The identical unit that you have seen at the company’s headquarters or at a showcase performs differently from the unit that has been delivered to you. At exhibition booths, you always see ‘typical’ images that look great. No one tells you that the patient was dead when imaged; thus, there are no motion artifacts.
The salesperson with whom you have negotiated the contract will have left the company by this time. The company itself will have merged with another company, which considers the contract signed with you null and void.
Never expect functioning equipment. Wherever computers are involved, things will go wrong. Think twice when you start planning. There are a lot of fantastic ideas to solve the problems of the world, medical imaging included. But if no one is using these ideas (or equipment), there is probably a good reason.
By the way, you should have thought three times.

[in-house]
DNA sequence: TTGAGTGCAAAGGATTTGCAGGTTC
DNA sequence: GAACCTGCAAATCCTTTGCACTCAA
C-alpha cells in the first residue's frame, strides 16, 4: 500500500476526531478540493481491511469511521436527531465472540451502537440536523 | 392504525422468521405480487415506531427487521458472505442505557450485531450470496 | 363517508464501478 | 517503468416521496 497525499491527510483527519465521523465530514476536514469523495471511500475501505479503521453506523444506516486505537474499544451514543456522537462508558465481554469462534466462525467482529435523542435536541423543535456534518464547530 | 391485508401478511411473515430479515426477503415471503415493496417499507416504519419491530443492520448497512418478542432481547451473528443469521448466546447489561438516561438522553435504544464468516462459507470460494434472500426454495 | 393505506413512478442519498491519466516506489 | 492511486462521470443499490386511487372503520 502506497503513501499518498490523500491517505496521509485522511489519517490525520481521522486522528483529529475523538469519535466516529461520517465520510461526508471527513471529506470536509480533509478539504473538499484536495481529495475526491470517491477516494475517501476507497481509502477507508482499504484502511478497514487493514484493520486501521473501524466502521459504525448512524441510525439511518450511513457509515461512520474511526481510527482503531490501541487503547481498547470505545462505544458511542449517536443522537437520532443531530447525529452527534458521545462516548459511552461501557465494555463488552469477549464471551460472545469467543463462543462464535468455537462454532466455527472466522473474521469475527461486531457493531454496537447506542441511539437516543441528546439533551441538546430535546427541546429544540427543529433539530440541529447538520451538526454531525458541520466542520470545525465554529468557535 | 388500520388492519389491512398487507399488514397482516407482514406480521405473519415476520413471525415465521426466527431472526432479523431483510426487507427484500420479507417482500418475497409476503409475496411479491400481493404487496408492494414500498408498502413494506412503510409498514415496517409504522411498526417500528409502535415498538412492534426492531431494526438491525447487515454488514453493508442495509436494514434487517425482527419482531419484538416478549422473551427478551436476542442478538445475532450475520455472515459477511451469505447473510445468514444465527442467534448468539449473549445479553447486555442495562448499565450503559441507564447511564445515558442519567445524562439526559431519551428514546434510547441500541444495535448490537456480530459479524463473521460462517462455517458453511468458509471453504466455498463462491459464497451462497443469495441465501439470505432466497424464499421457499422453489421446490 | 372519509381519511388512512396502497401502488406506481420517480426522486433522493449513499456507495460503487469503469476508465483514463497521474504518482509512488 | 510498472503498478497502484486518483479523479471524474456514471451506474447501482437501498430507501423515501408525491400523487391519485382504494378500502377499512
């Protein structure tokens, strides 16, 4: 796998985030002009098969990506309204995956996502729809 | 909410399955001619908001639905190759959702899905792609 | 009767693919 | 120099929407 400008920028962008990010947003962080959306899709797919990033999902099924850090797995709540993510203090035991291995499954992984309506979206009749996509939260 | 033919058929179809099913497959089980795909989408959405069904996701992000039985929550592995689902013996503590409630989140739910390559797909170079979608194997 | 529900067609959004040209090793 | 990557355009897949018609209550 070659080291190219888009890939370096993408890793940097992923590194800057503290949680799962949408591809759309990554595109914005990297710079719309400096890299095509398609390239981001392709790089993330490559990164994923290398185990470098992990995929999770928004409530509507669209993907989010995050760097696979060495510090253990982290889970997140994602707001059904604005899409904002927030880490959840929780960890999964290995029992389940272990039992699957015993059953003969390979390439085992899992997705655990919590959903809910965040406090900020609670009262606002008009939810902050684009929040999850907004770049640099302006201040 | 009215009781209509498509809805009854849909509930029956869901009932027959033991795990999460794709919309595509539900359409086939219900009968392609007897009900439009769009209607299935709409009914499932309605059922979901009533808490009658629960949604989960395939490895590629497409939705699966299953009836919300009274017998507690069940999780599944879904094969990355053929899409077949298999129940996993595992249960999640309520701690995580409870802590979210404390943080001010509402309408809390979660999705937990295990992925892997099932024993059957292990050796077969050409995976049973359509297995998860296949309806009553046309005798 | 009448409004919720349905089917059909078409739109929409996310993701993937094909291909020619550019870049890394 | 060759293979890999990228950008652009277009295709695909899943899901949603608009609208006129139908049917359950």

If something is wrong with the magnet, the responsible company people will tell you that all the troubles are caused by Eddy Current. This impertinent guy interferes and messes up everything. No one understands either where he comes from or where he can be found.
Trying to operate the equipment will be nearly impossible. Manuals are written in such a way that even their writers will not be able to operate the machine. Much space is given to unnecessary details, but there is no description of how to switch on the computer.
When the MR machine is delivered, you will find out that within the next two months, a new version will replace the one you purchased. You have bought one of the last models of a version which will be discontinued and cannot be upgraded in the future.
Guarantees and warranties do not exist and are voided immediately after the first installment of your payment. Anything in writing is not worth the paper it is written on.
Similarly, deadlines only mean that the company acknowledges that the Gregorian calendar has replaced the Julian calendar some time ago. The dates given are meaningless.
There is one basic rule, however: everything takes longer than you think.
Manifold options exist. Some of them are necessary to run the equipment properly. You have to buy them at horrendous prices (value-added tax not included). This often happens with car manufacturers, who sell cars without tires (see ‘Options’).
Options bought at a later stage will be even more expensive (see ‘Options’).